I’m feeling picked on this summer. First, my credit card was hijacked, and I spent several hours with the very kind people at the bank straightening out my account, going through statements, saying these are mine, those are not, and so on. Next, my blog was hacked, which resulted in my being blacklisted by Google. More hours spent upgrading my WordPress and testing my site. Today, while innocently looking at my Facebook StarGate page, I had a flurry of activity that ended up, in spite of up-to-date antivirus software, putting a highly malicious Trojan on my computer. Two more hours and $100 later, the nice people at Symantec gave me back a functional computer.
Who Are the Hackers?
Being ever the psychologist at heart, this led me to wonder what kind of people do these things? Where is the motivation? The reward? The credit card is pretty clear. That’s just out and out greed. The blog hack was less clear. I don’t run a commercial site, so this just seemed like a nuisance kind of attack. The Trojan seems like the far end of the continuum–no commercial gain there at all.
So I decided to look online (armed with a more expensive version of Norton) to see if people were studying hackers. One of the more interesting researchers in this area is Marc Rogers, a psychologist at the University of Manitoba. Not only does Marc trace the development of hacking from first generation hackers (respected scientists for the most part) to the most recent fourth generation (criminals and cyber-punks). I’m guessing my Trojan authors fall into the latter category.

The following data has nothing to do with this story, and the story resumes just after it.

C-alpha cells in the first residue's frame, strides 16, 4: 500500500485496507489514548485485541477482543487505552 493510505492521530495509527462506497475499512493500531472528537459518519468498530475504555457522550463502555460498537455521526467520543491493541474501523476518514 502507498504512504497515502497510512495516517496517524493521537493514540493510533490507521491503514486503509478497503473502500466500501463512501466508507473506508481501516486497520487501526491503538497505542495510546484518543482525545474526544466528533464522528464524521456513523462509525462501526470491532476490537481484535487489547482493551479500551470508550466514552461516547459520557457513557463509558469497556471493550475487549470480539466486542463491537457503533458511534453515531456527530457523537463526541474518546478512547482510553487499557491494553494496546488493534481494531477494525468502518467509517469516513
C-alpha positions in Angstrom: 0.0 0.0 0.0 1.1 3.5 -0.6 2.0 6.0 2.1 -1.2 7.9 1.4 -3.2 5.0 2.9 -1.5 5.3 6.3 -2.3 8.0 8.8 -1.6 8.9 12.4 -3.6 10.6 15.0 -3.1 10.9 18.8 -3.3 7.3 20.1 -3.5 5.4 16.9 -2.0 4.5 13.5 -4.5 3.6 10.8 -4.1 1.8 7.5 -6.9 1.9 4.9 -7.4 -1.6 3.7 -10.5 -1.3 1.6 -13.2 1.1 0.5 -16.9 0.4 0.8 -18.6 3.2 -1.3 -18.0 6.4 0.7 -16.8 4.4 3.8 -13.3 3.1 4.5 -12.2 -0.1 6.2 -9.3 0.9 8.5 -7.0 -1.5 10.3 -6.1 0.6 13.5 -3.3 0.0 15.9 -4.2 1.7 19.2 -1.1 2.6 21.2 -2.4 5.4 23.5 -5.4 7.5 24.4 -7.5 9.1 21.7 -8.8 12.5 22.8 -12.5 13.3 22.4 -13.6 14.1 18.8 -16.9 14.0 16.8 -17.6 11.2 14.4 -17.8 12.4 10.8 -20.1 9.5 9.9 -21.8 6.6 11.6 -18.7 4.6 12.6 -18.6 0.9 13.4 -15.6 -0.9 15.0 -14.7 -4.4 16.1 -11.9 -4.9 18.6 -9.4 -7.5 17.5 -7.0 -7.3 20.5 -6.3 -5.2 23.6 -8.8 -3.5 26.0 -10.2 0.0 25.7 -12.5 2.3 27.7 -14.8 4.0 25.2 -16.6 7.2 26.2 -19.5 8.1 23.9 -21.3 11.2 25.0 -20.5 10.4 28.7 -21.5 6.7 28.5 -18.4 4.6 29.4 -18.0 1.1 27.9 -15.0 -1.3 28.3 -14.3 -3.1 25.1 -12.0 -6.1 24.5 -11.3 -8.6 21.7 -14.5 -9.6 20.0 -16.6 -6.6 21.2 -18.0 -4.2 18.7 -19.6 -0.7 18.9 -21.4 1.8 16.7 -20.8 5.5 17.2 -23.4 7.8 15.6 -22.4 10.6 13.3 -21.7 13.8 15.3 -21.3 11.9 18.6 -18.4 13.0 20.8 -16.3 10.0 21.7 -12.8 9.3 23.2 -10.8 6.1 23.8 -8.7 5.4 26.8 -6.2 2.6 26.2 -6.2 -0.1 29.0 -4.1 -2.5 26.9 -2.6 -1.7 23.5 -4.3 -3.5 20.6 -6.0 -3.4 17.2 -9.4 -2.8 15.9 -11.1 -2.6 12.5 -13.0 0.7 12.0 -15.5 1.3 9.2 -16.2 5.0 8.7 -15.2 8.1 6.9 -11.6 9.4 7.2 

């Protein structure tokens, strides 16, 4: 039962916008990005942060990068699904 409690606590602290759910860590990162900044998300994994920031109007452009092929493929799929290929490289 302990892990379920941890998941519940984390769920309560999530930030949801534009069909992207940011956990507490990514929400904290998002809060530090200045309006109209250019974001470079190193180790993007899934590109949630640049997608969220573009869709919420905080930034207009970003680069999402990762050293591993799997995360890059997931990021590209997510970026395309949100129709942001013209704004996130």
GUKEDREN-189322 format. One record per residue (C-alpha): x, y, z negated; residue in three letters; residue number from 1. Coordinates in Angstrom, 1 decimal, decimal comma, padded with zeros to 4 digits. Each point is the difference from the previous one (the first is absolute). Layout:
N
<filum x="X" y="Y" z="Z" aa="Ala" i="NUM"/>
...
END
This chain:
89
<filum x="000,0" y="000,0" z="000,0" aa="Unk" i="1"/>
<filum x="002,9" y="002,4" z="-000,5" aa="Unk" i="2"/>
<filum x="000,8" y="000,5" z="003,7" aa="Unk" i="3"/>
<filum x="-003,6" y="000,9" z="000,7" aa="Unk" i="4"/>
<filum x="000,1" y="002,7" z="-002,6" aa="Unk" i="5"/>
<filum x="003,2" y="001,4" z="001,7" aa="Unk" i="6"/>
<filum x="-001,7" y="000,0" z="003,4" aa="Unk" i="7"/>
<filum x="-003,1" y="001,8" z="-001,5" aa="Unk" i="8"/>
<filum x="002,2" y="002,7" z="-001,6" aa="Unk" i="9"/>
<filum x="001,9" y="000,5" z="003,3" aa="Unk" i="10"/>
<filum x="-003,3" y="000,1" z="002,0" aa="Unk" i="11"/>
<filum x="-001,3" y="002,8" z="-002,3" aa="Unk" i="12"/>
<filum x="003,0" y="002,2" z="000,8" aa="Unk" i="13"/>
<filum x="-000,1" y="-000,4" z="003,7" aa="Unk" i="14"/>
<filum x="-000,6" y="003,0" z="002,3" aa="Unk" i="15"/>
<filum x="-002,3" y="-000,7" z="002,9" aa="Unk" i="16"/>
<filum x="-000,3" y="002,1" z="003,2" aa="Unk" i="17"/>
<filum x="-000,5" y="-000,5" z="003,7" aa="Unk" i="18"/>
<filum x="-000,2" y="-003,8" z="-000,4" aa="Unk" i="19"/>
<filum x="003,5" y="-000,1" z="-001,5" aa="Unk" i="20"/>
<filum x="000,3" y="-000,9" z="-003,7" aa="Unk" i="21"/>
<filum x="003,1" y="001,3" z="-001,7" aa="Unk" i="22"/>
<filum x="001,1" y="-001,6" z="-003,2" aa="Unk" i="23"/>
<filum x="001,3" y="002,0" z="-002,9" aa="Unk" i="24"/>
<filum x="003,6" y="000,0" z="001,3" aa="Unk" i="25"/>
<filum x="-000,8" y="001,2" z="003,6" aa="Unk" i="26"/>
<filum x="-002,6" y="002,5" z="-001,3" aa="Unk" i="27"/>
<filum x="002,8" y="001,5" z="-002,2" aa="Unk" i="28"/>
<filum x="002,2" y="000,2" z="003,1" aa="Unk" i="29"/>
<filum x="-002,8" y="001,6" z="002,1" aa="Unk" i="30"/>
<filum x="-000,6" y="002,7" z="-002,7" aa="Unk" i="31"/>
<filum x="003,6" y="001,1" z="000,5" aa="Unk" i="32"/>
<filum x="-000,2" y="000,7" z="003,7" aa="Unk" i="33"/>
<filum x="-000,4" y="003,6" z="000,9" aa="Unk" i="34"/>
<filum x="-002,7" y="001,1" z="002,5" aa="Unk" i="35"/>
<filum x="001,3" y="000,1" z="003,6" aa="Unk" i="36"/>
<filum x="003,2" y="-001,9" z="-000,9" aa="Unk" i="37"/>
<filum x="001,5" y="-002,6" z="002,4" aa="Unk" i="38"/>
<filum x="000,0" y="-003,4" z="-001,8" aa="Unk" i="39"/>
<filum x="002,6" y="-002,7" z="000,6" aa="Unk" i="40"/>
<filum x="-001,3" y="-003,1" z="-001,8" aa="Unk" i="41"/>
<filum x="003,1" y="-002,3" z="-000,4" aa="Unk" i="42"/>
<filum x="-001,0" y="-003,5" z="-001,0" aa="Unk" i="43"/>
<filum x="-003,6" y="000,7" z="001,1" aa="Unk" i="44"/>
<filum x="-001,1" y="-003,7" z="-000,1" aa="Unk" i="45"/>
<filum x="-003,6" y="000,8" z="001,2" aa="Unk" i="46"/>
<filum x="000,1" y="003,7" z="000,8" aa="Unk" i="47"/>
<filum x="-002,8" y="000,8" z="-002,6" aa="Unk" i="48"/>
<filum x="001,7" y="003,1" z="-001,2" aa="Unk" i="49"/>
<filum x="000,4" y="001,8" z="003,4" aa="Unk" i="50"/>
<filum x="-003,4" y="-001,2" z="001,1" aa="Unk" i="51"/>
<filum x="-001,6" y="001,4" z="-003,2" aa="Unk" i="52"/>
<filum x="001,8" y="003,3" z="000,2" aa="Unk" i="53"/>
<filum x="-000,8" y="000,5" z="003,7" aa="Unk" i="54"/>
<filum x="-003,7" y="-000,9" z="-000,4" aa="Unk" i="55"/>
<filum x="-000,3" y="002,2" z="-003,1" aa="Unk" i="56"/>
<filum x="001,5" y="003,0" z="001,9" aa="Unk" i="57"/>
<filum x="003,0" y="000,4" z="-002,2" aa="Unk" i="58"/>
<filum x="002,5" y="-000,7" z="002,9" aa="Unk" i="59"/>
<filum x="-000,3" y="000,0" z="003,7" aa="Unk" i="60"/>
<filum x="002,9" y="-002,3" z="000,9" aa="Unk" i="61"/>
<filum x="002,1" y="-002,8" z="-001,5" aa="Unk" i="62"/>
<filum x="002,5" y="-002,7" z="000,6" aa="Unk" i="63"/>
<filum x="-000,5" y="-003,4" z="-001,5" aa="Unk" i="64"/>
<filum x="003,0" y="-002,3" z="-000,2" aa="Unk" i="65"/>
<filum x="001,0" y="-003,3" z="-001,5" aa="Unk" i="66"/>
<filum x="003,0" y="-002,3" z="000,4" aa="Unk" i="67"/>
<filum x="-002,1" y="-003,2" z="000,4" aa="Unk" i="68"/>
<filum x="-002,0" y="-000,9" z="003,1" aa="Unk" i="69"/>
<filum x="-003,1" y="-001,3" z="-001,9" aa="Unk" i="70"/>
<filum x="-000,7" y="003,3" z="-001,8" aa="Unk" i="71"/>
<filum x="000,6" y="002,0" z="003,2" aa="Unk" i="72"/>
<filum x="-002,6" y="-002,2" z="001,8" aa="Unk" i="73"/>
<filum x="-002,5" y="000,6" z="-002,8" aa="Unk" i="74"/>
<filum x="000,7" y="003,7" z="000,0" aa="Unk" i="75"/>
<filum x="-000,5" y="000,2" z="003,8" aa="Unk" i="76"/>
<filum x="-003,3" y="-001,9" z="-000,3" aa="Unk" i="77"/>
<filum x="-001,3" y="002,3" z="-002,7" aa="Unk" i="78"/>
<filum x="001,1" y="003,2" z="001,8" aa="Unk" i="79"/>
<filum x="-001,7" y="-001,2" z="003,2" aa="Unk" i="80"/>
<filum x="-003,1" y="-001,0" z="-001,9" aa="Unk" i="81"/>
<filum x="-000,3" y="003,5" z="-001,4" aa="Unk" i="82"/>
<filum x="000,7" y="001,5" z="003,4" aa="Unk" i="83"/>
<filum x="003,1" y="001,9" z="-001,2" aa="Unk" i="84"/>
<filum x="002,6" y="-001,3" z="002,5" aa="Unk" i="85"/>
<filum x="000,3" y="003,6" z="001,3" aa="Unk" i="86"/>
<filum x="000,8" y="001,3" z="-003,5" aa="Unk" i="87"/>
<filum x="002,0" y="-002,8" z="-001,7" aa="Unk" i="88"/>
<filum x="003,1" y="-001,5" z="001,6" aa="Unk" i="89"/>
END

According to Marc’s research, my hacker is likely to be male, Caucasian, somewhere between the ages of 12 and 28, from a middle class but dysfunctional family. He has poor social skills and school performance, but excels in computer technology. He’s an obsessive loner with an inferiority complex. But Marc is the first to say how little we know and how important it is to figure out who these people really are. He quotes Sun Tzu: “If you know yourself but not your enemy, for every victory gained you will also suffer a defeat.”
I think Marc has a point. Searching PsychInfo with the keyterm “hacker” produces surprisingly little research given the enormity of the problem. The FBI Internet Crime Complaint Center says that the average Internet crime victim loses $700. Multiply that by all of us, and we’re talking a whole lot of money. So if students out there are looking for a great topic area to study, this is a good one!